A secondary aim was to describe key explanatory factors that impact the likelihood of adult education participation. Participation varies by a range of factors including age (Sargant & Aldridge, 2002), gender (Aldridge & Tuckett, 2007), early life context (Conlon, 2005; Gorard, Rees, Fevre, & Welland, 2001), and current employment status and occupational social class (Hillage, Uden, Aldridge, & Eccles, 2000).
The Medical Research Council National Survey of Health and Development (NSHD), also known as the British 1946 birth cohort, presented a unique opportunity to examine whether there is an association between adult education and midlife cognitive ability. The MRC NSHD initially consisted of 5,362 children of nonmanual and agricultural workers and a random sample of 1 in 4 manual workers selected from all single and legitimate births that occurred in England, Scotland, and Wales during 1 week in March 1946. The cohort has been studied on 21 occasions between birth and age 53 years, when information about demographic and socioeconomic factors and cognitive function was obtained by interview and examination. This occurred most recently in 1999 at age 53 when the sample size was 3,035 based on loss to follow-up from the exclusion of deaths, persons living abroad or untraced, and permanent refusals (Wadsworth et al., 2003). Further details of the sampling frame and data collection appear in Wadsworth and colleagues (2003). We based the current study on data collected when the cohort members were 8, 26, 36, 43, and 53 years of age. The descriptive analysis refers to the 1,934 cohort members with complete data on all variables of interest for this analysis.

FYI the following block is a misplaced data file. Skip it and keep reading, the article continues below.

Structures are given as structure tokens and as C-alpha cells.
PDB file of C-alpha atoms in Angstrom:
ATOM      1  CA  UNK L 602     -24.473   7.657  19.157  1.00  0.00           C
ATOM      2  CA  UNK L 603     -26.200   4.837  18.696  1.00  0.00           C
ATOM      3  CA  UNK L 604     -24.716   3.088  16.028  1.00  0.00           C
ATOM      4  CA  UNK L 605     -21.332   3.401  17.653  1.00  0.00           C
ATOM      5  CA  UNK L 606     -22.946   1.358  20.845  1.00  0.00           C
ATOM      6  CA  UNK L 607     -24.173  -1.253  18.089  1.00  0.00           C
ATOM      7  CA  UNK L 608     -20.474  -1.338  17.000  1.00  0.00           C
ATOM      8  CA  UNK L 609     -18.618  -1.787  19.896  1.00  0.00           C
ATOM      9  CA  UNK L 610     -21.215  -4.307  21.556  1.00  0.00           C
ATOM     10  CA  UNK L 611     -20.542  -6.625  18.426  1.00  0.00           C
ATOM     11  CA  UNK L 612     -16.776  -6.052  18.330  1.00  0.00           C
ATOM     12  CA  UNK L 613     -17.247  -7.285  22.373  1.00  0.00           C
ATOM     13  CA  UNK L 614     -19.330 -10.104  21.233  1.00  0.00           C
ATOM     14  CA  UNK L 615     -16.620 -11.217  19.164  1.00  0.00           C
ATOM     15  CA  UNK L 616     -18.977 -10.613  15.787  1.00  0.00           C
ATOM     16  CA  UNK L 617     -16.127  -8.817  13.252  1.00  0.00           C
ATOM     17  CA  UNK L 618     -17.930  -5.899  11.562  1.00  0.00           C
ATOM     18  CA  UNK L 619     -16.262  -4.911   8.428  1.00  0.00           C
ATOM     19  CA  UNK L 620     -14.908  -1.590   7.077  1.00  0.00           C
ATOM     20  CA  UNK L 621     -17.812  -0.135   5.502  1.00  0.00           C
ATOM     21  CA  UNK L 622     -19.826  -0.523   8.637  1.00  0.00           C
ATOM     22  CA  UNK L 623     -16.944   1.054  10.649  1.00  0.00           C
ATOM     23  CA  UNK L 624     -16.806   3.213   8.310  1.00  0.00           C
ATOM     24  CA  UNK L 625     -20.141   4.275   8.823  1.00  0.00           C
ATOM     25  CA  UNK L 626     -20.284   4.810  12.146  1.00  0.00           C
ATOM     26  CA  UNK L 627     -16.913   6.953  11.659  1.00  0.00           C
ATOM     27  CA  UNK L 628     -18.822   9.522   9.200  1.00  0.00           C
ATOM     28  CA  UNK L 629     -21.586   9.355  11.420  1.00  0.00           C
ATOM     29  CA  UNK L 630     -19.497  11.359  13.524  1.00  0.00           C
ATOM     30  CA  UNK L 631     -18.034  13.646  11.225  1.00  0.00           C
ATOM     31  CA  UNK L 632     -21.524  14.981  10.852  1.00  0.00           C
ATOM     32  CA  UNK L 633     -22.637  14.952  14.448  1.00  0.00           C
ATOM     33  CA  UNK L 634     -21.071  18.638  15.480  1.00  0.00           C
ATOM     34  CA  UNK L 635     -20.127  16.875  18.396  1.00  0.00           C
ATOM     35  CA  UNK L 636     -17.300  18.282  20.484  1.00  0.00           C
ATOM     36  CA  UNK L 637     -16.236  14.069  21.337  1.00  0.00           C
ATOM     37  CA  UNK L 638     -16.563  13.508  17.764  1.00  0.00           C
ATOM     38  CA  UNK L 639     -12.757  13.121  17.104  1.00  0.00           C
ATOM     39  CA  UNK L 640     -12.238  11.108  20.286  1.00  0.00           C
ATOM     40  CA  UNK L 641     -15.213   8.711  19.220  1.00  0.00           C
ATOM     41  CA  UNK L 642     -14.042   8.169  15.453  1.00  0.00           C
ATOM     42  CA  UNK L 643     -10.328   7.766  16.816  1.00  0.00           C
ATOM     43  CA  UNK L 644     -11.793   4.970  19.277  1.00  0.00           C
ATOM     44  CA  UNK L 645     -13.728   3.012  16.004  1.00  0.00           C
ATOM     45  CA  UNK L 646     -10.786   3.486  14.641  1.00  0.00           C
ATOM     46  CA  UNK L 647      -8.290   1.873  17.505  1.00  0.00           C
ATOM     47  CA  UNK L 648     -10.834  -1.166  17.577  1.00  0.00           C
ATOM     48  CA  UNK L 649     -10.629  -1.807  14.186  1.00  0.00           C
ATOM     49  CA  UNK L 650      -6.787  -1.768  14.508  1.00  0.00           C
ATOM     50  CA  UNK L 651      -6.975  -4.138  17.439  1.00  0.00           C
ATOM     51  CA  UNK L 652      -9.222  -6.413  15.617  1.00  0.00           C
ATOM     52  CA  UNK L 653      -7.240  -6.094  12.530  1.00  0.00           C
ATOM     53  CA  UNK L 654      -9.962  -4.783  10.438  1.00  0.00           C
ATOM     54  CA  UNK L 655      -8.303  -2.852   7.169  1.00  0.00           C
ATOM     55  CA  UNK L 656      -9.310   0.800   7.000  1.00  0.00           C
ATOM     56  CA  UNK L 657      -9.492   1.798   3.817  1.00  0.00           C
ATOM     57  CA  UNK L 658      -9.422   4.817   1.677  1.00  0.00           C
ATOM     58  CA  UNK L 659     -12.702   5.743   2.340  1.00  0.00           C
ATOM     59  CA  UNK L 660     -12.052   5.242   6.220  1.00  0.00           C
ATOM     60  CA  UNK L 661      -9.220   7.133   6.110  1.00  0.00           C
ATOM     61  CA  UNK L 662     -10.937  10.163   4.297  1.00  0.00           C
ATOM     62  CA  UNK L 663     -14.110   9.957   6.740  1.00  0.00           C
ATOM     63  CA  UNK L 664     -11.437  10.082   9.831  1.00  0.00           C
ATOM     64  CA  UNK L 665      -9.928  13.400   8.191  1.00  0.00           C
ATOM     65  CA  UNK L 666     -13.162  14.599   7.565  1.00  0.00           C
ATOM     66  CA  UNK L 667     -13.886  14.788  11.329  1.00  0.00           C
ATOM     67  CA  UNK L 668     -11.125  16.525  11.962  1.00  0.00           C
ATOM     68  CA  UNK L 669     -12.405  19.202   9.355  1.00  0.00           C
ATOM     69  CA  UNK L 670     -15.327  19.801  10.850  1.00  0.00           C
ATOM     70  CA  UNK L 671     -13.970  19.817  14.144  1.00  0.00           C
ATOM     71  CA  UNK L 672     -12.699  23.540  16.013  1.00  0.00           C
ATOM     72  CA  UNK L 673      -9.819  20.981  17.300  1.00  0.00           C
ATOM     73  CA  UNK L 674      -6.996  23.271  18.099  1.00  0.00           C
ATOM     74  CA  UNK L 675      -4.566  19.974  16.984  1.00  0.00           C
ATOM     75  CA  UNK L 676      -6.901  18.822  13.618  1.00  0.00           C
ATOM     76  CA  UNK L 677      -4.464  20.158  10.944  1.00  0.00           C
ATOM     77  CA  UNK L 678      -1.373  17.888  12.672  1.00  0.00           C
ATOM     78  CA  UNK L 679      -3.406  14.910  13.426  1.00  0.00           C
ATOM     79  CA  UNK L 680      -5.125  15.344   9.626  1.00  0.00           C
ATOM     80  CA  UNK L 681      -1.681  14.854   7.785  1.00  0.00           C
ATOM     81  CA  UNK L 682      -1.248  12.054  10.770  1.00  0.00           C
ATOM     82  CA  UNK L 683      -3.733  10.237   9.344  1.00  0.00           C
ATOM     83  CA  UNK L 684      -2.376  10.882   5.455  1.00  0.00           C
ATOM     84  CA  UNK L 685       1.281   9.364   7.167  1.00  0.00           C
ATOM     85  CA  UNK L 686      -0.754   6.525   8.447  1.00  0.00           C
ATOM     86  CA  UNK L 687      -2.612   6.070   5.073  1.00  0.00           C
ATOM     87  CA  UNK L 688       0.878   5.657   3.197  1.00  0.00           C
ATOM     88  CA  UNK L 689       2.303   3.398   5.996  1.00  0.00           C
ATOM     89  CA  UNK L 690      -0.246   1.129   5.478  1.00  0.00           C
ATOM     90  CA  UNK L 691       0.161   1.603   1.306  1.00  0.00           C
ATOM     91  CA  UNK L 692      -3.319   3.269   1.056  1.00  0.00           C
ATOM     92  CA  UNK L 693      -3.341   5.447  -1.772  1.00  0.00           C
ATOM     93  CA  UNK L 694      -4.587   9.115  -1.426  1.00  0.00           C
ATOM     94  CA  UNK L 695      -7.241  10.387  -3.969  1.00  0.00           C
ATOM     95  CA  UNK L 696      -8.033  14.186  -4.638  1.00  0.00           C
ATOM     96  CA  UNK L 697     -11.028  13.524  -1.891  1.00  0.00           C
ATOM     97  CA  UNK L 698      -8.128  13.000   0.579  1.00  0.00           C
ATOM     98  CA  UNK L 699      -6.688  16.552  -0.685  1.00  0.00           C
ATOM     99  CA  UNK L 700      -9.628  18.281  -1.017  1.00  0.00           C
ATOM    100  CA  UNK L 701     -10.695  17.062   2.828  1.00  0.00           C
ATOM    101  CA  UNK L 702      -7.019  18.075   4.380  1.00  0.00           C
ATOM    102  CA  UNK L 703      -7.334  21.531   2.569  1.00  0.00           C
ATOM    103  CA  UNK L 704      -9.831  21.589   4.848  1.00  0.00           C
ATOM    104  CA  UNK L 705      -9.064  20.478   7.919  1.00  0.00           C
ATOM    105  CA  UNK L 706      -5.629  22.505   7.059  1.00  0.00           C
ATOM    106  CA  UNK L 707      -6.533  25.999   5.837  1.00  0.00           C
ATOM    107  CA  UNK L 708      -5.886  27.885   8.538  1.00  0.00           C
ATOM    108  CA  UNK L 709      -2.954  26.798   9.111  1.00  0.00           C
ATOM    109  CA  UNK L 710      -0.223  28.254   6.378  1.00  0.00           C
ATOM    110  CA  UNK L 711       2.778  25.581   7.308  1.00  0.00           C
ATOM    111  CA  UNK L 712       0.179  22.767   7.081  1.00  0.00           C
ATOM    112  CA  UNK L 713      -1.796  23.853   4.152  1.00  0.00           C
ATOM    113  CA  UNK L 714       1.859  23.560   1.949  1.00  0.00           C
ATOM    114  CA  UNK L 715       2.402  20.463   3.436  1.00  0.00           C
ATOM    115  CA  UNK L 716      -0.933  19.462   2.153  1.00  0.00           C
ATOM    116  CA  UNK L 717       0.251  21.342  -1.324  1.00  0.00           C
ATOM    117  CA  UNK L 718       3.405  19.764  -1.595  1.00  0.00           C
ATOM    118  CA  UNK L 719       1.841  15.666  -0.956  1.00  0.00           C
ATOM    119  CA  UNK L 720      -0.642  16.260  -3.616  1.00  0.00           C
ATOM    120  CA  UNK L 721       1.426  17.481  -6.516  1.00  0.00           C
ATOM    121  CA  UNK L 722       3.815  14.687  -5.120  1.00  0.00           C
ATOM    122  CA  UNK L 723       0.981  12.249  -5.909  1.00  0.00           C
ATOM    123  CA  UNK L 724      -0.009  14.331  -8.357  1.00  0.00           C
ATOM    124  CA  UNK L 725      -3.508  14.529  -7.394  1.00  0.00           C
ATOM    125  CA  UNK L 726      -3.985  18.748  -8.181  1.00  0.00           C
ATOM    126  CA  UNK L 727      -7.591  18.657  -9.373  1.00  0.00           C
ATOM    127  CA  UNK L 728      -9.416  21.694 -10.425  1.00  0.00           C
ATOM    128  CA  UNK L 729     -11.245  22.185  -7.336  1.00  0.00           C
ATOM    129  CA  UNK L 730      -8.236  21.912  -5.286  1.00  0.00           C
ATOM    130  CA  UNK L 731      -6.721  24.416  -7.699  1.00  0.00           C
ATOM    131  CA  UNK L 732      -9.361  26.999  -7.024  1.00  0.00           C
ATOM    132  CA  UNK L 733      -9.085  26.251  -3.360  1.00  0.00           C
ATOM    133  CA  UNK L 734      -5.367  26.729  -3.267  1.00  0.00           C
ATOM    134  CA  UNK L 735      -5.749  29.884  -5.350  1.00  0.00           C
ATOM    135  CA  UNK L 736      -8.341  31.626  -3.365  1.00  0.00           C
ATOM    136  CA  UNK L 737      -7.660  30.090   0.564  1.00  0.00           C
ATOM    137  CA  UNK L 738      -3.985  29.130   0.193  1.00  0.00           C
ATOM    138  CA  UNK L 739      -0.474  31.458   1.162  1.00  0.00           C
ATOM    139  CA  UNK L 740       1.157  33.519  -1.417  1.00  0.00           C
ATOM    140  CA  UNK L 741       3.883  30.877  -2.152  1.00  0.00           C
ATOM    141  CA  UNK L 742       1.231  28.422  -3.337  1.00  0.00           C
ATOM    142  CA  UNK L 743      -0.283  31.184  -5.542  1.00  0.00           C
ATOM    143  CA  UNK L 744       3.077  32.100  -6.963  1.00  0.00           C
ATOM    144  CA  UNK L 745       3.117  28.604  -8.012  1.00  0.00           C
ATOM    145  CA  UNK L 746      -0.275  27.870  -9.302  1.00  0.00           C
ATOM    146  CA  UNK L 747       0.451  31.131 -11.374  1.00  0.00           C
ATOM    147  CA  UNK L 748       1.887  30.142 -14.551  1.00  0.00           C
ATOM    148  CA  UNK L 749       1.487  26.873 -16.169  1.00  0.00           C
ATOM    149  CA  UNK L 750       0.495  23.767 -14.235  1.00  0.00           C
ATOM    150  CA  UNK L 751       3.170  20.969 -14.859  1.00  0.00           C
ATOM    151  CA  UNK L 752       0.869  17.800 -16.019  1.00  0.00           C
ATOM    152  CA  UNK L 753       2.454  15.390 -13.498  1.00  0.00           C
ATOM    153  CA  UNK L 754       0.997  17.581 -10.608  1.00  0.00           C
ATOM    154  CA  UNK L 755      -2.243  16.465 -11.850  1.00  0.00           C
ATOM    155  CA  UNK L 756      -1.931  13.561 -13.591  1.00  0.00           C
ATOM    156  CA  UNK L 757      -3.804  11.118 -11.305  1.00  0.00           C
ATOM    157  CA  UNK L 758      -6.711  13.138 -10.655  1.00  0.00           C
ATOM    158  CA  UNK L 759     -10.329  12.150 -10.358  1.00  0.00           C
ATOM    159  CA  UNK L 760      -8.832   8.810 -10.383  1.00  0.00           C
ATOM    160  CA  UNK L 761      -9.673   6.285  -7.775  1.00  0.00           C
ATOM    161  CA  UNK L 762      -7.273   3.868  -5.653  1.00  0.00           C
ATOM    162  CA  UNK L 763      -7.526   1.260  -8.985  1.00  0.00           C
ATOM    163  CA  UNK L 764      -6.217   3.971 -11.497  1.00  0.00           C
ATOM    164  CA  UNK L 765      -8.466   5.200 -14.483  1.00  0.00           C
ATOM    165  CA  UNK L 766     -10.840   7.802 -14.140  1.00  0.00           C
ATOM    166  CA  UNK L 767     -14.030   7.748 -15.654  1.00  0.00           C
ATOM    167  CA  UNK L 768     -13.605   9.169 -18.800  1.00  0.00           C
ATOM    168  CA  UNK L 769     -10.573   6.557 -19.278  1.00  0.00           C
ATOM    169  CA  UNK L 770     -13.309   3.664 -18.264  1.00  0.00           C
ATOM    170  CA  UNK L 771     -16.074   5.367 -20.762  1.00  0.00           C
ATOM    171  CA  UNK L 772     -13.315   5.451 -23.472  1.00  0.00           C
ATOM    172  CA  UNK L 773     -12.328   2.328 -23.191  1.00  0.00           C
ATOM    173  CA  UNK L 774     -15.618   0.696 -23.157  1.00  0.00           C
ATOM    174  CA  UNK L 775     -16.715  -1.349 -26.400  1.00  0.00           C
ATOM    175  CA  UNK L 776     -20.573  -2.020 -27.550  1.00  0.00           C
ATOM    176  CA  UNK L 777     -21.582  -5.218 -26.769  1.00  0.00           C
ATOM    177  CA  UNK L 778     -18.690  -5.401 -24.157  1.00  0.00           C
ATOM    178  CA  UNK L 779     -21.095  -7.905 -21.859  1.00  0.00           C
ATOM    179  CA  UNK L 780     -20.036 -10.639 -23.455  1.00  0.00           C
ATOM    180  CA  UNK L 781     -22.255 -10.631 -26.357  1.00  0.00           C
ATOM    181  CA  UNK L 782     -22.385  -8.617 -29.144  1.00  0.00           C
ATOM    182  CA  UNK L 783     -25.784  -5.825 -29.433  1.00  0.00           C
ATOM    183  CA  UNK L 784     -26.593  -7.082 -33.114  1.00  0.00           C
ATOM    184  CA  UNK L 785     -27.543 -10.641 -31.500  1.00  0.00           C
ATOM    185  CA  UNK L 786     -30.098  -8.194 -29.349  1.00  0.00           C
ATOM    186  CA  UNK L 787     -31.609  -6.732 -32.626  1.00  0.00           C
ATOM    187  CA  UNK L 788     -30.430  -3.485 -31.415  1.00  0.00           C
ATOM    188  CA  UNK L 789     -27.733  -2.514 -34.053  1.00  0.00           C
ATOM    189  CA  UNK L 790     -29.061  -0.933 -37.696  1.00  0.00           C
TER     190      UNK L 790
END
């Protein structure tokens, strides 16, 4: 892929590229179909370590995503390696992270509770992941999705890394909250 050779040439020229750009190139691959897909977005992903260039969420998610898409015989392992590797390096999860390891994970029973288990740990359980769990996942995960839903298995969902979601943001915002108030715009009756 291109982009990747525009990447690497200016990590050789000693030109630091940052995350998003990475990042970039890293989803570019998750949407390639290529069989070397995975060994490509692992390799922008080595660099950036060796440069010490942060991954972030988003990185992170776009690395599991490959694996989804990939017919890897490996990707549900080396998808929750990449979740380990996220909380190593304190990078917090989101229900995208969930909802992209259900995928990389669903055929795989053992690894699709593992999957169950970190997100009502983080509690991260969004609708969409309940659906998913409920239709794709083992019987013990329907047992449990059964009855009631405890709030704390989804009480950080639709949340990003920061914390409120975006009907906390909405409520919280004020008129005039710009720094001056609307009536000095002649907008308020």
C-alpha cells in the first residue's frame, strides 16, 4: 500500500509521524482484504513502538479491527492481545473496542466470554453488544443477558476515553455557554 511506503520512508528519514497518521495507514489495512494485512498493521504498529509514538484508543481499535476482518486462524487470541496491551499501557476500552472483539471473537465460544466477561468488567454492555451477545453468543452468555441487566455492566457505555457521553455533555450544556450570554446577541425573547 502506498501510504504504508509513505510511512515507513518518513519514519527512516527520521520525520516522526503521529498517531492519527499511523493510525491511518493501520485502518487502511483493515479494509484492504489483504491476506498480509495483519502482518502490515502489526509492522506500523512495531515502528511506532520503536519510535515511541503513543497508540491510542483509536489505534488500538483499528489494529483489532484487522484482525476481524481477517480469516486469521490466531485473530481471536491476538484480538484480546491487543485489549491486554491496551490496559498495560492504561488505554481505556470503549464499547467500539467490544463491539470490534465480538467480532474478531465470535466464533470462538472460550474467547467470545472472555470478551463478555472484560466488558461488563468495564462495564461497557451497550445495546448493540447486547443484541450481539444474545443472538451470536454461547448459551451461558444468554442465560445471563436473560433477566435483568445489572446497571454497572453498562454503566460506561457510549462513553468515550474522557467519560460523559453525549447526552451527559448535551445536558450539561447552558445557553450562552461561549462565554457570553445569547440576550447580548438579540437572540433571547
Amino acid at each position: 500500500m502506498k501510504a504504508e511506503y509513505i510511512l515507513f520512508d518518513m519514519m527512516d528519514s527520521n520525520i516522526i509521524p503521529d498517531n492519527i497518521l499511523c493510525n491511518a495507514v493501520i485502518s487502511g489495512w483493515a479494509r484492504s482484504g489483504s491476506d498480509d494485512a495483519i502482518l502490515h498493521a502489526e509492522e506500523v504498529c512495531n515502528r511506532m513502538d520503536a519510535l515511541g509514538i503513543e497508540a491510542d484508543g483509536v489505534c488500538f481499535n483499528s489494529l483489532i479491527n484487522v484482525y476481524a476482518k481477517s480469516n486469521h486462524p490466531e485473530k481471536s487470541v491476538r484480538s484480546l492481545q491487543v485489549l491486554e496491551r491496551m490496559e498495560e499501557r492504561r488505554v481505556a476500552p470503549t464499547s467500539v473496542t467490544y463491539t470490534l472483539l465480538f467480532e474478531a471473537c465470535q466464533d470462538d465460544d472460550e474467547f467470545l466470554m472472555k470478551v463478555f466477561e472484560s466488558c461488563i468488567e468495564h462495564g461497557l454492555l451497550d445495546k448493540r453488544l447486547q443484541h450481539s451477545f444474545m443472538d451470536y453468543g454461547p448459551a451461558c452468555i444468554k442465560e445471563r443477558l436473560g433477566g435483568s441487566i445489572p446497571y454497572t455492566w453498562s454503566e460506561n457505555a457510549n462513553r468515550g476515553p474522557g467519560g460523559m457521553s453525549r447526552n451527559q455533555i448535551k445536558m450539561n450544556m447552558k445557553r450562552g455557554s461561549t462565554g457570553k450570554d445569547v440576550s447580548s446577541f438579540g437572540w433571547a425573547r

At age 53 years, survey members took the NART (Nelson & Willison, 1991). This pronunciation test presents 50 irregular words of increasing difficulty, chosen to violate conventional grapheme–phoneme correspondence rules. The following are examples of words in the beginning, middle, and end of the test: 1. CHORD … 20. ASSIGNATE … 33. DRACHM … 50. CAMPANILE. To pronounce the words correctly, the respondent must recognize them in their written form rather than rely on intelligent guesswork. Thus, it is effectively a test of knowledge acquisition, although it correlates with full-scale IQ (Crawford, Stewart, Parker, Besson, & DeLacey, 1989).
At the same age, survey members took three other cognitive tests: verbal memory, verbal fluency, and timed letter search. Verbal memory was assessed by a 15-item word-learning task devised by the NSHD. After cohort members viewed all 15 words for 2 s, they wrote down as many of the words as possible. Total number of words correctly recalled over three identical trials were summed to provide an overall score for short-term verbal memory (maximum score = 45). Verbal fluency was assessed by asking participants to name as many animals as possible in 1 min. Timed letter search, which measures speed and concentration, required participants to cross out the letters P and W, randomly embedded within a page of other letters, as quickly and accurately as possible within 1 min. The score was the total number of letters searched (maximum score = 600).
At age 8 years, children took four tests devised by the U.K. National Foundation for Educational Research (Pigeon, 1964): reading comprehension (selecting appropriate words to complete 35 sentences), word reading (ability to read and pronounce 50 words), vocabulary (ability to explain the meaning of 50 words), and picture intelligence (60-item nonverbal reasoning test; α =.85). At age 26 years, survey members retook the Watts-Vernon Reading Test, with an additional 10 items of increased difficulty to avoid a ceiling effect (Rodgers, 1986).